I’ve been giving some thought to "The Decisive Moment," the title chosen for Cartier-Bresson’s ground-breaking, 1952 book by his American publisher. I agree with critics who see it as a poor choice words because it misleads us, implying that a distillation of reality is captured in such a moment.
In France, the elegant little book was titled, "Images à la Sauvette." Translated colloquially, it means "Images on the Run," which is a more expansive concept. It allows us to consider a fleeting facial expression, for example, or momentary body language.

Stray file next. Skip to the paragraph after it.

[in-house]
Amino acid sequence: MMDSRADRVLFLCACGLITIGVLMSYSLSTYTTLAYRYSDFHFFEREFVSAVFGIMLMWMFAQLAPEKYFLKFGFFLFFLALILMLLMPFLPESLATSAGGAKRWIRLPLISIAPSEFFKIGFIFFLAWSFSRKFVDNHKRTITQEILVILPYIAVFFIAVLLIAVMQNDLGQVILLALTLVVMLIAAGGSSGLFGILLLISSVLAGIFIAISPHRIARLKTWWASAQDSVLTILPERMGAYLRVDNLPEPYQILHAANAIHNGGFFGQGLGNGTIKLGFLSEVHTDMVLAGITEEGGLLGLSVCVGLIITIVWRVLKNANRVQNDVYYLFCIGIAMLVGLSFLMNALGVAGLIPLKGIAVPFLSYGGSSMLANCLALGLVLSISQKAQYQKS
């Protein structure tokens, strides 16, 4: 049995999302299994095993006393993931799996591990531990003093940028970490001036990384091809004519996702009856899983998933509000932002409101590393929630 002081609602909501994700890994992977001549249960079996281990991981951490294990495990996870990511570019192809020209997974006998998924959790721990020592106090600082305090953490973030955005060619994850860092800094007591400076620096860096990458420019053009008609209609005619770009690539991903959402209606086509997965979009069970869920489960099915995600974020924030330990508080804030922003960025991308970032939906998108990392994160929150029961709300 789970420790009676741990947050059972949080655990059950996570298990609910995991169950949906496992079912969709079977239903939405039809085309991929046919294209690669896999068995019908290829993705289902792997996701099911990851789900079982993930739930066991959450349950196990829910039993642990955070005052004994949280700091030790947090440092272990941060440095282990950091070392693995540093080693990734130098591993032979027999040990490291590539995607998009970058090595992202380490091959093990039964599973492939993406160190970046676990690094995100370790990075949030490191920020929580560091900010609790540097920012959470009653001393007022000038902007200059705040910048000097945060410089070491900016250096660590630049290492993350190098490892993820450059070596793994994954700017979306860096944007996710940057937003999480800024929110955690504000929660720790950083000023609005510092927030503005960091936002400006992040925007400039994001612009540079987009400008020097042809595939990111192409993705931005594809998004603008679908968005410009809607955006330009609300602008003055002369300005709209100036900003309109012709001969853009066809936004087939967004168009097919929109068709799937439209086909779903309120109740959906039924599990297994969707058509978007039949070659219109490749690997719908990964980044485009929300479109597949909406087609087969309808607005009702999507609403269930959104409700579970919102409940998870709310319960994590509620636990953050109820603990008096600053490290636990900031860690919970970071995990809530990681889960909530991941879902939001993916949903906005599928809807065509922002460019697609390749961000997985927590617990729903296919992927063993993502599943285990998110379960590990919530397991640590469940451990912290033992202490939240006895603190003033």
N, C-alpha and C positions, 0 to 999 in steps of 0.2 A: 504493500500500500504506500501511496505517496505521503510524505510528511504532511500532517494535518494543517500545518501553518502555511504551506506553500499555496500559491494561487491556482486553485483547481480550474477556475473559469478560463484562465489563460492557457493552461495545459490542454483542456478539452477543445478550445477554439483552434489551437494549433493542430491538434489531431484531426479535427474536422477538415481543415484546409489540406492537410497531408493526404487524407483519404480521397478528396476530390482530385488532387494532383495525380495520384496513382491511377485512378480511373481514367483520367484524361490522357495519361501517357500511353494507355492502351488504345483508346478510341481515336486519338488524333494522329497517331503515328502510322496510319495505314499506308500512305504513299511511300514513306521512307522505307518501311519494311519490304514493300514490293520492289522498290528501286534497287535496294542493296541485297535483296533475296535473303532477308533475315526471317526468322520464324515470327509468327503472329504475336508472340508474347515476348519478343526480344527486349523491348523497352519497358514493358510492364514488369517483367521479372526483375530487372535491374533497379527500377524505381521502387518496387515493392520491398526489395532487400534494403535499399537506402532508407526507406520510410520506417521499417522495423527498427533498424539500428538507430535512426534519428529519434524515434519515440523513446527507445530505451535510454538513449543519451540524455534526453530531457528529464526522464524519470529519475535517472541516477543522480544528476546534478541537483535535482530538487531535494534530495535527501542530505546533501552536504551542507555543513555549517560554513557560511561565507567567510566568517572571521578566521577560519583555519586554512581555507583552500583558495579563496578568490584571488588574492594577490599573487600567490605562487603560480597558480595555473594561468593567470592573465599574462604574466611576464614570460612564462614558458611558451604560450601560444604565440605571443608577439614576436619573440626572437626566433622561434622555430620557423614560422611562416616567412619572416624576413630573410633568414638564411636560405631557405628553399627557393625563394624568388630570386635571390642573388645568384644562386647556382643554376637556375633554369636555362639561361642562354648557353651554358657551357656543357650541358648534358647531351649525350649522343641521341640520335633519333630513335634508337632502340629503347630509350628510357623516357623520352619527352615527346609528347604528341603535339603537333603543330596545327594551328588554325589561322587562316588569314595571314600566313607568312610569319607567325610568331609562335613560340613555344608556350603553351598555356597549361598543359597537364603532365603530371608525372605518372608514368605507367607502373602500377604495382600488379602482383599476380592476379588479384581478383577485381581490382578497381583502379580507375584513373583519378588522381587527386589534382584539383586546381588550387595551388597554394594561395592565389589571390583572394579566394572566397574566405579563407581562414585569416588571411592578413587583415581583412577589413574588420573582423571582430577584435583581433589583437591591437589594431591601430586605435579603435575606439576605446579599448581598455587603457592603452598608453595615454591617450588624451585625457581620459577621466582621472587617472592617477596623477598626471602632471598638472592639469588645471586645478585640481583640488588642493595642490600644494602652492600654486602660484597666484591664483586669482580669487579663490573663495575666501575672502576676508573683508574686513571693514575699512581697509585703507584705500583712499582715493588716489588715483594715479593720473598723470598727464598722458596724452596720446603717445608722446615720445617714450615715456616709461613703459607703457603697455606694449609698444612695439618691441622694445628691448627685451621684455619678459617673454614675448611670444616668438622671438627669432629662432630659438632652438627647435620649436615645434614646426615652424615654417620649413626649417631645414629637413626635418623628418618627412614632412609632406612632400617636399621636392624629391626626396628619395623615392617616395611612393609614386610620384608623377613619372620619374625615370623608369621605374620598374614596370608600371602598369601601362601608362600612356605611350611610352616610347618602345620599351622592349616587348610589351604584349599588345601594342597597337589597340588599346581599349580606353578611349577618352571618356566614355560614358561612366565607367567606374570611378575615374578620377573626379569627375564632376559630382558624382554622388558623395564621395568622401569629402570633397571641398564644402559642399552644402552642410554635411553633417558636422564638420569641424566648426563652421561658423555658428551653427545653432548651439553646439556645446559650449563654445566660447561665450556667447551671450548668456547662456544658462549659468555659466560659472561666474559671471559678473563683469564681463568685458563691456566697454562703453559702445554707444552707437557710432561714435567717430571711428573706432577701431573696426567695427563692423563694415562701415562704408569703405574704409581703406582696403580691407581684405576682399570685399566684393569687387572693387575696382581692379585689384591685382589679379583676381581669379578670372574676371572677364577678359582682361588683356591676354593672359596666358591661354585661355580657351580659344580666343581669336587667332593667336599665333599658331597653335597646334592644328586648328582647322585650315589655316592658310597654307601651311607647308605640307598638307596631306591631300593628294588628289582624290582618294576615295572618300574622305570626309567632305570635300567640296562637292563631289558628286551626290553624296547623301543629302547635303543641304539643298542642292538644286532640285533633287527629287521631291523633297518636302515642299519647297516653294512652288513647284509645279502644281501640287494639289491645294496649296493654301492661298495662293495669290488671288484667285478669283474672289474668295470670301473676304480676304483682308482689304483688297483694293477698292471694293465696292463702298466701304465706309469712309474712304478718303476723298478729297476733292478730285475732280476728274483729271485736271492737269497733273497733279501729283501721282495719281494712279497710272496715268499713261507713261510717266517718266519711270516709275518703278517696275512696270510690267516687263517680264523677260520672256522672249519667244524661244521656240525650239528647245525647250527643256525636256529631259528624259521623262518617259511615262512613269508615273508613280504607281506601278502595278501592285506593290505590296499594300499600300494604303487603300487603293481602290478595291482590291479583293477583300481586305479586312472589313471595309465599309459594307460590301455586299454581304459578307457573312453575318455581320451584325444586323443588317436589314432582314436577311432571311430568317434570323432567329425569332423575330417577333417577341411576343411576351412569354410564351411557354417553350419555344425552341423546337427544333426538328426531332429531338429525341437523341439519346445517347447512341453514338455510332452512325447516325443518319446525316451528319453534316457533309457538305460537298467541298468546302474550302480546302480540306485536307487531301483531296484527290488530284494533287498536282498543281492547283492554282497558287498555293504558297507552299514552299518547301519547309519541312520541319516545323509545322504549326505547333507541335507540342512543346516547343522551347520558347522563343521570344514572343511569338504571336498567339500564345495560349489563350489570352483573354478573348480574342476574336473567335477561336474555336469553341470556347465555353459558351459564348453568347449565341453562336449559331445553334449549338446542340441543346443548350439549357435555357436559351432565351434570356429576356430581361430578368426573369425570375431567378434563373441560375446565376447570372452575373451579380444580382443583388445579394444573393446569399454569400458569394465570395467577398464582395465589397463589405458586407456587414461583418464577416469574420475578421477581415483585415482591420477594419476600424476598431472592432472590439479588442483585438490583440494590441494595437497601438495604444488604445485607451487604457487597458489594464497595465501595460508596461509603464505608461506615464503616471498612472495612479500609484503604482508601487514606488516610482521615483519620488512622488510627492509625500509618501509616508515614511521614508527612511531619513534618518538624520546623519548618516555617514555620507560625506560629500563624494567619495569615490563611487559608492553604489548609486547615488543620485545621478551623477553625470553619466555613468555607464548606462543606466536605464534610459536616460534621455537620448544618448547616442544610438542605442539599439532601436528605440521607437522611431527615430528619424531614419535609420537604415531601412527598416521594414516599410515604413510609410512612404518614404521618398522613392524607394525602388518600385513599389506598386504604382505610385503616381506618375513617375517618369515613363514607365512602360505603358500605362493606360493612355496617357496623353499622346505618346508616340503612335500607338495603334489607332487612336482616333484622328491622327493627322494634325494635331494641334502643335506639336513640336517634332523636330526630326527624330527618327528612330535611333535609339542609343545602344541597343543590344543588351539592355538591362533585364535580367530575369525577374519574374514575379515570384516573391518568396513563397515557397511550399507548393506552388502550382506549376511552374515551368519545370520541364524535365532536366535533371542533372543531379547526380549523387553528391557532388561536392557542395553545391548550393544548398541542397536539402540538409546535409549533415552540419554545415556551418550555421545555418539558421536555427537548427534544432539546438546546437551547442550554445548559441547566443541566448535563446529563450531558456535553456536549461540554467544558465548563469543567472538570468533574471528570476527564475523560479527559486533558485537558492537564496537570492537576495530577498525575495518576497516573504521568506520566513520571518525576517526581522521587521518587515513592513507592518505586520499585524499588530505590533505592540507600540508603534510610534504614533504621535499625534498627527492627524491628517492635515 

Great street photos, or any great photos "caught on the run," achieve their vaunted status by evoking human emotions, such as humor or pathos. They may in some sense be "decisive," but that’s immaterial. It’s their evocative content and composition that make them great.